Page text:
Middle East

Horrific tales of Palestinian girls in Israeli jails

In monthlong ordeal, interrogators threatened Mays Abu Ghosh with rape, saying she would die or be paralyzed

Salam Abu Sharar   | 27.06.2021
Horrific tales of Palestinian girls in Israeli jails

RAMALLAH, Palestine

In a long corridor, Israeli intelligence operatives were standing and clapping sarcastically as jailers were taking handcuffed Mays Abu Ghosh to a military interrogation cell.

“They were mocking me, saying I'd die in the interrogation,” Mays told Anadolu Agency.

Amid her menstrual cycle, Mays was tied to the chair by her hands and ankles and stretched her body into a banana shape for hours, making it impossible to sleep.

“I wasn’t able to walk, the jailers were holding me to the cell,” Mays added.

May's hands were constantly bleeding due to the shackles. She refused to be subjected to another military interrogation session, so the intelligence officer grabbed Mays and slammed her against the wall.

Mays continued: "They didn't provide me with any tampons or undergarments I needed in this delicate period for any woman in the world."

33 days of torture

Gosh, 24, of the Qalandiya refugee camp, is a journalism and media student at Birzeit University who was arrested on Aug. 29, 2019, and then subjected to horrific torture in solitary confinement for 33 days at Al-Maskobya Interrogation Center.

During her confinement at the notorious facility, she lost 12 kilograms (26.5 pounds).

“The officers were constantly trying to convince me that I had gone insane and was trying to kill myself, so they brought social workers, but they were actually other officers,” Mays recounted.

When those officers were in the cell with Mays, she showed them the wounds and bruises she suffered as a result of the abuse she had been subjected to and asked them: "Who wants to kill another person? I'm a student, and you're detaining me."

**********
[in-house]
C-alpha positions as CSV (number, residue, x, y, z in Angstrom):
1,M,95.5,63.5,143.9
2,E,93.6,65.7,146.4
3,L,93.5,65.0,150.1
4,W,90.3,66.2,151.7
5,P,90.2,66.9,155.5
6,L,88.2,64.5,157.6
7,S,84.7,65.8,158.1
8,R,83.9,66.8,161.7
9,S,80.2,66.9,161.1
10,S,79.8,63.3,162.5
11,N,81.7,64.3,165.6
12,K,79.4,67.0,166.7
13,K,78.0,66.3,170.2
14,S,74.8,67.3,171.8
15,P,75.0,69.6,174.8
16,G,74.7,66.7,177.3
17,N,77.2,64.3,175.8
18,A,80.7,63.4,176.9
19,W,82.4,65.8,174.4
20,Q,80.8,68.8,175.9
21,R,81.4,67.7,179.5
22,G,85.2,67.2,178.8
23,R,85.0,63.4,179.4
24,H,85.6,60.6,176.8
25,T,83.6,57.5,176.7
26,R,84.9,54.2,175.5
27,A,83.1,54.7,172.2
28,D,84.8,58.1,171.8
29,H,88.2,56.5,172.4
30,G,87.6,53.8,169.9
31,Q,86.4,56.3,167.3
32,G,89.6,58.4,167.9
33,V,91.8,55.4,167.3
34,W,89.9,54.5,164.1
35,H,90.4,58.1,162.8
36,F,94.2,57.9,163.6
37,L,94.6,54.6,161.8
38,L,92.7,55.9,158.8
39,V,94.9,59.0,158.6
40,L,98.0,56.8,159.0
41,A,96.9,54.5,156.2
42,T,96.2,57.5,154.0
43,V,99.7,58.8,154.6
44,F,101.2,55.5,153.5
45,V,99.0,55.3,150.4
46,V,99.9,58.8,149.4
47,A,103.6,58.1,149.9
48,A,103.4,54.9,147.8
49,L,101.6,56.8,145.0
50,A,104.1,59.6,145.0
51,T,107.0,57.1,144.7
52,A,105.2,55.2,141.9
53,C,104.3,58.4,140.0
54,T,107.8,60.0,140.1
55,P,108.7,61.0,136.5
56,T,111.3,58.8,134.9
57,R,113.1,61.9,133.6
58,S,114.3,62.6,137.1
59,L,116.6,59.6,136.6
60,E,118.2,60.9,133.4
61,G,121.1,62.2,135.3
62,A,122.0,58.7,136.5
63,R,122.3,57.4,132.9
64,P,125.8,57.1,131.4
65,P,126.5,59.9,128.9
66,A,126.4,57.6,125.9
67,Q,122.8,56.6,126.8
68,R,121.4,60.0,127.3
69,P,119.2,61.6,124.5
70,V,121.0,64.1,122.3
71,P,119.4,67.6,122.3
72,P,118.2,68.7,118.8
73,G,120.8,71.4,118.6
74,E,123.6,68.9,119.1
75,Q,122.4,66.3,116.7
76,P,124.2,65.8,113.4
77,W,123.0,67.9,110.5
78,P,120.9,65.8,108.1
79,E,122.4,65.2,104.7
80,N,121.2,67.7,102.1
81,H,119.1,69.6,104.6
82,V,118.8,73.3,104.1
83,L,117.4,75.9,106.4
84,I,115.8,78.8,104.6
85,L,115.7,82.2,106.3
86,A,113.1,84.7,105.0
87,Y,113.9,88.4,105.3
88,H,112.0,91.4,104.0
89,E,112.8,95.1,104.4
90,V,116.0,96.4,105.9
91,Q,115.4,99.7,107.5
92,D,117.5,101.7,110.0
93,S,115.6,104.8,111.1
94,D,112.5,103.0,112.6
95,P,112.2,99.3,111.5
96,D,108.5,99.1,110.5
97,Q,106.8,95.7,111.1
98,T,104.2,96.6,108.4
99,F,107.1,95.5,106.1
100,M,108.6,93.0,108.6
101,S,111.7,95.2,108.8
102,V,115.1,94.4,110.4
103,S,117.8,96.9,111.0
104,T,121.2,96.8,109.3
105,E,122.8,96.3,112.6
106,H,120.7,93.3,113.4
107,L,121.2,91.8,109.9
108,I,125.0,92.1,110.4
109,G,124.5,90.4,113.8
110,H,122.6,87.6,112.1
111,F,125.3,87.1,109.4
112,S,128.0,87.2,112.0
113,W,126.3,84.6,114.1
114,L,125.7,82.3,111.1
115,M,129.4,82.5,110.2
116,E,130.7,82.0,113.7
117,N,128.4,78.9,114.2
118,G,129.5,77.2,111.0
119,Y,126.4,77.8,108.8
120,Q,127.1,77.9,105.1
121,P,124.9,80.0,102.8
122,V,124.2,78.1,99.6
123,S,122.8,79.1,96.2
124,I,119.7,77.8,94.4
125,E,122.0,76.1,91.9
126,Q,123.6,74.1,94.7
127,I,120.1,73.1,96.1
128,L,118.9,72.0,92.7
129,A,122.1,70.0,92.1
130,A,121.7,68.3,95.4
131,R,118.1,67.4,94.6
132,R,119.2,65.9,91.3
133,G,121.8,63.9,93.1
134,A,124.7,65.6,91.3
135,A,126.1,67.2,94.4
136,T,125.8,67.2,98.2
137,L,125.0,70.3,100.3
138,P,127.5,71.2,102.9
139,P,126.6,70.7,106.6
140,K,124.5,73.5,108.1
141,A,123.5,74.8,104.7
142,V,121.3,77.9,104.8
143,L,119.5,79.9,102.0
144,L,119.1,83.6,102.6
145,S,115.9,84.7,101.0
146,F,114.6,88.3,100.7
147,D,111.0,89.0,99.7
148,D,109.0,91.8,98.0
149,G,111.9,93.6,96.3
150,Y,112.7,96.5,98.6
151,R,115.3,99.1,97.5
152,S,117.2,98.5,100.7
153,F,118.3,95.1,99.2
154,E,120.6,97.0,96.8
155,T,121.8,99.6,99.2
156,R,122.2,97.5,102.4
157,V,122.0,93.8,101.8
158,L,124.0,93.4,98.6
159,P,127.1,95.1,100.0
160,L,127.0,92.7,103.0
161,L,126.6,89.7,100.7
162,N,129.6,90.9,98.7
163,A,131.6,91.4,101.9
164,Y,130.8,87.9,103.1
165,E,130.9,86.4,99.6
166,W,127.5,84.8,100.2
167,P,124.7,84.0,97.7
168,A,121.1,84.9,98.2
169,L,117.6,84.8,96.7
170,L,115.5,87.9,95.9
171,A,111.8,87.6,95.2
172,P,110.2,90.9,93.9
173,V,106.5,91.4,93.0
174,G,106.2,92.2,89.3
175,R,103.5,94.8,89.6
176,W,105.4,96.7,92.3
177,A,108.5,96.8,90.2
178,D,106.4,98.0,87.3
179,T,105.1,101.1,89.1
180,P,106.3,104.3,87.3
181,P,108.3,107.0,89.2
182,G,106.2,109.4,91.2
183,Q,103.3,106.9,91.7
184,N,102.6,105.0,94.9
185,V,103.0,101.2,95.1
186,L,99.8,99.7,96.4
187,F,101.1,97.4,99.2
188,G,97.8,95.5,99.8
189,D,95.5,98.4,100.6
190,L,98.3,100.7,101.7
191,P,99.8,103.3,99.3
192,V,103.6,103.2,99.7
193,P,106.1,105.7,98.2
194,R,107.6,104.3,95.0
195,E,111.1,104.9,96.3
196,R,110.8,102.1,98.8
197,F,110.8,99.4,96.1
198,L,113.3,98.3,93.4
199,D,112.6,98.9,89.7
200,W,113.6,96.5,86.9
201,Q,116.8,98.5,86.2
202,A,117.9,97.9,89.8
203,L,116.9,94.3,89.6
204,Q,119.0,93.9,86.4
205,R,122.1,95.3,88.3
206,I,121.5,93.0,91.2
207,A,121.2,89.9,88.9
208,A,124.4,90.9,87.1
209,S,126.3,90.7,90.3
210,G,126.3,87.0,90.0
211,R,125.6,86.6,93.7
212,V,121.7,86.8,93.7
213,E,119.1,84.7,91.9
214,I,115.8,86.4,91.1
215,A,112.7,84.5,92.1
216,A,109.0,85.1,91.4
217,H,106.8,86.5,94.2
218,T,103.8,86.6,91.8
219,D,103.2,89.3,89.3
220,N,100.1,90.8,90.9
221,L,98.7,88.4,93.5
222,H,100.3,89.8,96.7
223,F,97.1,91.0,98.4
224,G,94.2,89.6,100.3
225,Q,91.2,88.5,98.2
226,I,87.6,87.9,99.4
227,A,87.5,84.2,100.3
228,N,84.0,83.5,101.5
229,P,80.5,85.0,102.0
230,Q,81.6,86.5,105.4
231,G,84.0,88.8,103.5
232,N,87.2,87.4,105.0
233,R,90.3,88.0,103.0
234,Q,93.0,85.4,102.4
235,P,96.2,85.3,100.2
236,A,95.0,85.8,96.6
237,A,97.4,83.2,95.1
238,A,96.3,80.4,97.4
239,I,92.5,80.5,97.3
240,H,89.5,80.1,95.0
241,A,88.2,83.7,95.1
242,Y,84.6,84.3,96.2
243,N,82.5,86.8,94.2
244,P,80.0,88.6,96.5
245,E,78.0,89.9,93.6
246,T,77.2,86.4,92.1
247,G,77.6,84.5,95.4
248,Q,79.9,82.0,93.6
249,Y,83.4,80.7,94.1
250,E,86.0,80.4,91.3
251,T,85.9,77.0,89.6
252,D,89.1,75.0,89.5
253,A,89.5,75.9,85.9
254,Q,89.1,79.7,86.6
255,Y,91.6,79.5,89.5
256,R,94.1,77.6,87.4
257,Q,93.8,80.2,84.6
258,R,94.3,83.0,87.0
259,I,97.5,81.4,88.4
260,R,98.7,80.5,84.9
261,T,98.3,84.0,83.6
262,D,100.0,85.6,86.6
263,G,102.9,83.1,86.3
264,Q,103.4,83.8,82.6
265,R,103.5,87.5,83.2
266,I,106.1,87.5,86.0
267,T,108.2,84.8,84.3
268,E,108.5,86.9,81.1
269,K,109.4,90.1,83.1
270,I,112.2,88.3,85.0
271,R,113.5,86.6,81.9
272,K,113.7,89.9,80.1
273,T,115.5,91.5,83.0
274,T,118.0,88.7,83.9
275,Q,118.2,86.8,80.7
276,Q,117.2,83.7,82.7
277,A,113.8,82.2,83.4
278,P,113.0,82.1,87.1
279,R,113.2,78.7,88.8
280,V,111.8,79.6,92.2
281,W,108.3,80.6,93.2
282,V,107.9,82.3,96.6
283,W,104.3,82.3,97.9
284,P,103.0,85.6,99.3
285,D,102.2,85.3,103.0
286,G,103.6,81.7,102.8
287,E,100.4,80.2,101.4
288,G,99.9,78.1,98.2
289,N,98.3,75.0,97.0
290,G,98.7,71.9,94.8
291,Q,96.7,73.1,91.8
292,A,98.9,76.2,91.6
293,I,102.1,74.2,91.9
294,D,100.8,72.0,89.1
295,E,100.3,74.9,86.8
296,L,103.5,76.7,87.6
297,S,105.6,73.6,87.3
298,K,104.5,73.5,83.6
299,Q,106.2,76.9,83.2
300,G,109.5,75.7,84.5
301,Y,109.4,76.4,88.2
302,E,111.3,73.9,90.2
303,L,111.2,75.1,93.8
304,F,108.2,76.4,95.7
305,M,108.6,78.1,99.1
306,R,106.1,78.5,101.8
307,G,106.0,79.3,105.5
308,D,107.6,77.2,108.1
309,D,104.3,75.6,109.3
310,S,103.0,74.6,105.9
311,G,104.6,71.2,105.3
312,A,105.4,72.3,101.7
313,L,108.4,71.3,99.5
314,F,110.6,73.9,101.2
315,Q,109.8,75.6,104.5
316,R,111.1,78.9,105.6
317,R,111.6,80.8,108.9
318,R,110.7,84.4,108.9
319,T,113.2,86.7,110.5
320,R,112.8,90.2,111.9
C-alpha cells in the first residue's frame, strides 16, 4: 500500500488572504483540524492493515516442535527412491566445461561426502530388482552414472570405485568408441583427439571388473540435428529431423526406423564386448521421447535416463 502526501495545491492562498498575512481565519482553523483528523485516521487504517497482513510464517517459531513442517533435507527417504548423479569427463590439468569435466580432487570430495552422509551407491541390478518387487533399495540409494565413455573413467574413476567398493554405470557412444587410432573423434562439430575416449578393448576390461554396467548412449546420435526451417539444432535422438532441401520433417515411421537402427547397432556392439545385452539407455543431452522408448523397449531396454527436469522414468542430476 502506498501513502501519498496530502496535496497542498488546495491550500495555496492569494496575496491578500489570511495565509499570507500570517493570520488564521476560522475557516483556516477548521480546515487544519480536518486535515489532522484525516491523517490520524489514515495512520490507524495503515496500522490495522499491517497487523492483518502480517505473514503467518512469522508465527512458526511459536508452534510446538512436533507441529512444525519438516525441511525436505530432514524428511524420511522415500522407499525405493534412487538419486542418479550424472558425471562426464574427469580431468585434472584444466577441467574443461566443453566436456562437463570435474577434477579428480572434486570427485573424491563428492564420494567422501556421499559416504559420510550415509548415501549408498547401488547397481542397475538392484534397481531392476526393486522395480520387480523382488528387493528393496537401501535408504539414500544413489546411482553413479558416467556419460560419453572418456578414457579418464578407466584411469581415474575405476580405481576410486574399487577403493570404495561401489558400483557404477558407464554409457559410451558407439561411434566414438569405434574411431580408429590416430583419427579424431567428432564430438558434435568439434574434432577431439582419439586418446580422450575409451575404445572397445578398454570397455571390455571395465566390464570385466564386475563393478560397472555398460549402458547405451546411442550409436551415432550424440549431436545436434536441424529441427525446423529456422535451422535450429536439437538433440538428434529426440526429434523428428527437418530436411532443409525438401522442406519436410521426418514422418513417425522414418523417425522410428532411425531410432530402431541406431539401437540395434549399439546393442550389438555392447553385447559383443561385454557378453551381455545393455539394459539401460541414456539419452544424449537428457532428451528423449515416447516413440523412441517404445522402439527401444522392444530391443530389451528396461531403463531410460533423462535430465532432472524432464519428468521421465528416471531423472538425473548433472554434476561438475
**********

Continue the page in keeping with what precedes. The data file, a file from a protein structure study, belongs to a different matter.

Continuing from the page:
Mays frequently asked for painkillers to alleviate the pains in her head and muscles, but she was usually denied.

During the interrogation sessions, the officers deliberately forced Mays to hear the screams of detainees subjected to physical torture in military interrogation, while also threatening her that what would happen with her would be even more horrible.

“They threatened me that I'd be out here either dead or paralyzed, and they threatened to rape me too,” she said.

Torturing students

Mays was sentenced to 16 months in prison on charges of participating in illegal student activities.

Birzeit University has long been a center for student activism in the Palestinian territories.

Over the last decade, Israel has detained over 414 students and subjected them to interrogation, trials, and administrative detention.

“All over the world, participation in student activities is a right, but here we were arrested for it and subjected to criminal torture in Israeli jails,” said Mays.

Most of the students were charged with involvement in student activities of the Islamic bloc, the student arm of the Palestinian resistance group Hamas, and the Democratic Progressive Student Pole, Birzeit University's socialist bloc.

Israel has officially declared the two blocs to be "illegal groups."

“The intelligence officer spat at me and told me I deserved to die because of my activities,” Mays recalled.

At the interrogation center, the intelligence officers put psychological pressure on detainees by threatening to demolish their homes and arrest family members. Mays’ home was demolished in 2016 after the Israeli army killed her brother.

“They arrested my young brother to put pressure on me, “

Mays was not allowed to wear a hair scrunchie because the officers were constantly beating, punching, kicking, smacking, and pulling her hair.

“I was tearing the plastic bag they put breakfast food in and using its strips to tie down my hair, but they were taking it from me,” Mays recounted.

Mays was kept in one of the cells for several days with a bug rat that lurked in the sewers and attacked her while she was sleeping, indicating a high risk of infection transmission to Mays.

She was completely isolated for 33 days, unable to communicate with any lawyers or human rights groups. She lived in terrible conditions due to the constant torture she was subjected to, as well as the filthy cell where sewage overflowed, soaking her thin sleeping mattress.

Mays is still suffering from the effects of the torture she endured in the interrogation center.

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